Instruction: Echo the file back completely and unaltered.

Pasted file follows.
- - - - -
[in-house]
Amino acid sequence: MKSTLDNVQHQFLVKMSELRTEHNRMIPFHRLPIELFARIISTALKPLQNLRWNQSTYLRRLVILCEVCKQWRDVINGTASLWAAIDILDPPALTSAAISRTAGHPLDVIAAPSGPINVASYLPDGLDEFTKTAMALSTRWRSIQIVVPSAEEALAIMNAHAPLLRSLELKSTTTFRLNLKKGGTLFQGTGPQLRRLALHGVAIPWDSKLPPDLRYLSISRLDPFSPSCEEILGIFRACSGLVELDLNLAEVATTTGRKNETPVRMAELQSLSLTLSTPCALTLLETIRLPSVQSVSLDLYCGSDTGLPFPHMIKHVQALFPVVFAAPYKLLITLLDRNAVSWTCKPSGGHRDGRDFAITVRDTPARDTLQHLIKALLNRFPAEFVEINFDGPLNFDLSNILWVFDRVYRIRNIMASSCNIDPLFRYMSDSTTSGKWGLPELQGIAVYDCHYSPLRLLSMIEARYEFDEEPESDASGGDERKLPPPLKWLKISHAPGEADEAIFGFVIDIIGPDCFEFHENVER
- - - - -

[in-house]
Amino acid sequence: MKSTLDNVQHQFLVKMSELRTEHNRMIPFHRLPIELFARIISTALKPLQNLRWNQSTYLRRLVILCEVCKQWRDVINGTASLWAAIDILDPPALTSAAISRTAGHPLDVIAAPSGPINVASYLPDGLDEFTKTAMALSTRWRSIQIVVPSAEEALAIMNAHAPLLRSLELKSTTTFRLNLKKGGTLFQGTGPQLRRLALHGVAIPWDSKLPPDLRYLSISRLDPFSPSCEEILGIFRACSGLVELDLNLAEVATTTGRKNETPVRMAELQSLSLTLSTPCALTLLETIRLPSVQSVSLDLYCGSDTGLPFPHMIKHVQALFPVVFAAPYKLLITLLDRNAVSWTCKPSGGHRDGRDFAITVRDTPARDTLQHLIKALLNRFPAEFVEINFDGPLNFDLSNILWVFDRVYRIRNIMASSCNIDPLFRYMSDSTTSGKWGLPELQGIAVYDCHYSPLRLLSMIEARYEFDEEPESDASGGDERKLPPPLKWLKISHAPGEADEAIFGFVIDIIGPDCFEFHENVER